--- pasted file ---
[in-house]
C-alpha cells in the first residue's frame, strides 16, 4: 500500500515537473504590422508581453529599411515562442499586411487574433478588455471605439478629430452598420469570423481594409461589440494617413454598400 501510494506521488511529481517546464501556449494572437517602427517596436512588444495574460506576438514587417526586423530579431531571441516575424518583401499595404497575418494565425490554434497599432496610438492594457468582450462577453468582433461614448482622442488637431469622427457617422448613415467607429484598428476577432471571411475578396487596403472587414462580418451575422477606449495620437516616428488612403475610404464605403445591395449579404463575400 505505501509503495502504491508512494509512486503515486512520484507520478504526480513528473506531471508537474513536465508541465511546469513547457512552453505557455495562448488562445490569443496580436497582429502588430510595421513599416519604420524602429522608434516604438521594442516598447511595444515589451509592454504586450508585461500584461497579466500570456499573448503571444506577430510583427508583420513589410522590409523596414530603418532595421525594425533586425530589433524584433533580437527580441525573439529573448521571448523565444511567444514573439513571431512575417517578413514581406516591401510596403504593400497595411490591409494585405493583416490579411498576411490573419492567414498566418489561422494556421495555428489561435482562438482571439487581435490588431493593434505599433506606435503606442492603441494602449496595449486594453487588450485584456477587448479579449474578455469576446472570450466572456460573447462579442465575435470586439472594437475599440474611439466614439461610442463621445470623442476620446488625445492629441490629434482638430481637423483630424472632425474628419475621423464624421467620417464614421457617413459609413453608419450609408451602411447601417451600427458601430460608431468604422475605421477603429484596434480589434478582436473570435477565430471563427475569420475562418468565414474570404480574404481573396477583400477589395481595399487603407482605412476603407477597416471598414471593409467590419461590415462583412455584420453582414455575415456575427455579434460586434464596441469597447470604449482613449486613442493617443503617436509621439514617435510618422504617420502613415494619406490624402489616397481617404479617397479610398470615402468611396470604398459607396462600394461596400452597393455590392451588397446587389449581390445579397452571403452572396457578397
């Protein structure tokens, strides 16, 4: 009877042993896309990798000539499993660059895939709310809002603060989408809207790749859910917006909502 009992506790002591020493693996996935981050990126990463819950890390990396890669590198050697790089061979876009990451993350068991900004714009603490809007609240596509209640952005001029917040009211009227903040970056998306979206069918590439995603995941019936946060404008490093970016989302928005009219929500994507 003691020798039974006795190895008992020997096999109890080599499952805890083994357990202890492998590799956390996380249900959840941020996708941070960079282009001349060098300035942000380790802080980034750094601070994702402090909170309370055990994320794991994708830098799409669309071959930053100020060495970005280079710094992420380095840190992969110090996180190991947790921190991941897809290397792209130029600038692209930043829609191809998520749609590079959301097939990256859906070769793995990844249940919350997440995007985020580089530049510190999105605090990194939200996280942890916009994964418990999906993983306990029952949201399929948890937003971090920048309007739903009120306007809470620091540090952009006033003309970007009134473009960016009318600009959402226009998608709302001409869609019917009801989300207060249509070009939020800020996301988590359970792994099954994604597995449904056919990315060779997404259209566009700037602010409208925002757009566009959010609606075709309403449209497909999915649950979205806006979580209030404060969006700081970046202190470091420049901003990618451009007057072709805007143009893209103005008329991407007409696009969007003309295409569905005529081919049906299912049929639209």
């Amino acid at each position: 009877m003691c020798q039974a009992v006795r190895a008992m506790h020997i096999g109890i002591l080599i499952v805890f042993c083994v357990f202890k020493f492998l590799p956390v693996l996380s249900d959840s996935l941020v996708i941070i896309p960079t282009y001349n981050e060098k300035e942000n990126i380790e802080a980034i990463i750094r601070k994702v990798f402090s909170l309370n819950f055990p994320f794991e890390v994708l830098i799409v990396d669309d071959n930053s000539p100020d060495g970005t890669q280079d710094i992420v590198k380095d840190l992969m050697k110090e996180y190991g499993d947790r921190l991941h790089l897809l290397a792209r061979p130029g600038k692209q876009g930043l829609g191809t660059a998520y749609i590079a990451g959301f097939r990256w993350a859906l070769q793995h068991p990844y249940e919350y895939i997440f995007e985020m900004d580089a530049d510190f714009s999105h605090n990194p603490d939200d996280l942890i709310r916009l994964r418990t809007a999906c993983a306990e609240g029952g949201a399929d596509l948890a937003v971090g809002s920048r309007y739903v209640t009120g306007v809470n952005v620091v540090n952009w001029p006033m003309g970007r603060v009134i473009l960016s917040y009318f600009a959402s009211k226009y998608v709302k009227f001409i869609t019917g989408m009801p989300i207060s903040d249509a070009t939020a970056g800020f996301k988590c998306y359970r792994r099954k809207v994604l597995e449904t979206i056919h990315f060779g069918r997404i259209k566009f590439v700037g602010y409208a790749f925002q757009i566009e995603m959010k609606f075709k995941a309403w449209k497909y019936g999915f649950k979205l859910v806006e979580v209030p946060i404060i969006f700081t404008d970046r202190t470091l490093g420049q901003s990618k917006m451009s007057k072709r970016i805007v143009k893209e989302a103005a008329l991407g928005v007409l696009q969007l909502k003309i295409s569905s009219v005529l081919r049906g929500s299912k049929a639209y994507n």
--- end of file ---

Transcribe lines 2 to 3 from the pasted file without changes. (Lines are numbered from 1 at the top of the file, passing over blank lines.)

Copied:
C-alpha cells in the first residue's frame, strides 16, 4: 500500500515537473504590422508581453529599411515562442499586411487574433478588455471605439478629430452598420469570423481594409461589440494617413454598400 501510494506521488511529481517546464501556449494572437517602427517596436512588444495574460506576438514587417526586423530579431531571441516575424518583401499595404497575418494565425490554434497599432496610438492594457468582450462577453468582433461614448482622442488637431469622427457617422448613415467607429484598428476577432471571411475578396487596403472587414462580418451575422477606449495620437516616428488612403475610404464605403445591395449579404463575400 505505501509503495502504491508512494509512486503515486512520484507520478504526480513528473506531471508537474513536465508541465511546469513547457512552453505557455495562448488562445490569443496580436497582429502588430510595421513599416519604420524602429522608434516604438521594442516598447511595444515589451509592454504586450508585461500584461497579466500570456499573448503571444506577430510583427508583420513589410522590409523596414530603418532595421525594425533586425530589433524584433533580437527580441525573439529573448521571448523565444511567444514573439513571431512575417517578413514581406516591401510596403504593400497595411490591409494585405493583416490579411498576411490573419492567414498566418489561422494556421495555428489561435482562438482571439487581435490588431493593434505599433506606435503606442492603441494602449496595449486594453487588450485584456477587448479579449474578455469576446472570450466572456460573447462579442465575435470586439472594437475599440474611439466614439461610442463621445470623442476620446488625445492629441490629434482638430481637423483630424472632425474628419475621423464624421467620417464614421457617413459609413453608419450609408451602411447601417451600427458601430460608431468604422475605421477603429484596434480589434478582436473570435477565430471563427475569420475562418468565414474570404480574404481573396477583400477589395481595399487603407482605412476603407477597416471598414471593409467590419461590415462583412455584420453582414455575415456575427455579434460586434464596441469597447470604449482613449486613442493617443503617436509621439514617435510618422504617420502613415494619406490624402489616397481617404479617397479610398470615402468611396470604398459607396462600394461596400452597393455590392451588397446587389449581390445579397452571403452572396457578397
């Protein structure tokens, strides 16, 4: 009877042993896309990798000539499993660059895939709310809002603060989408809207790749859910917006909502 009992506790002591020493693996996935981050990126990463819950890390990396890669590198050697790089061979876009990451993350068991900004714009603490809007609240596509209640952005001029917040009211009227903040970056998306979206069918590439995603995941019936946060404008490093970016989302928005009219929500994507 003691020798039974006795190895008992020997096999109890080599499952805890083994357990202890492998590799956390996380249900959840941020996708941070960079282009001349060098300035942000380790802080980034750094601070994702402090909170309370055990994320794991994708830098799409669309071959930053100020060495970005280079710094992420380095840190992969110090996180190991947790921190991941897809290397792209130029600038692209930043829609191809998520749609590079959301097939990256859906070769793995990844249940919350997440995007985020580089530049510190999105605090990194939200996280942890916009994964418990999906993983306990029952949201399929948890937003971090920048309007739903009120306007809470620091540090952009006033003309970007009134473009960016009318600009959402226009998608709302001409869609019917009801989300207060249509070009939020800020996301988590359970792994099954994604597995449904056919990315060779997404259209566009700037602010409208925002757009566009959010609606075709309403449209497909999915649950979205806006979580209030404060969006700081970046202190470091420049901003990618451009007057072709805007143009893209103005008329991407007409696009969007003309295409569905005529081919049906299912049929639209």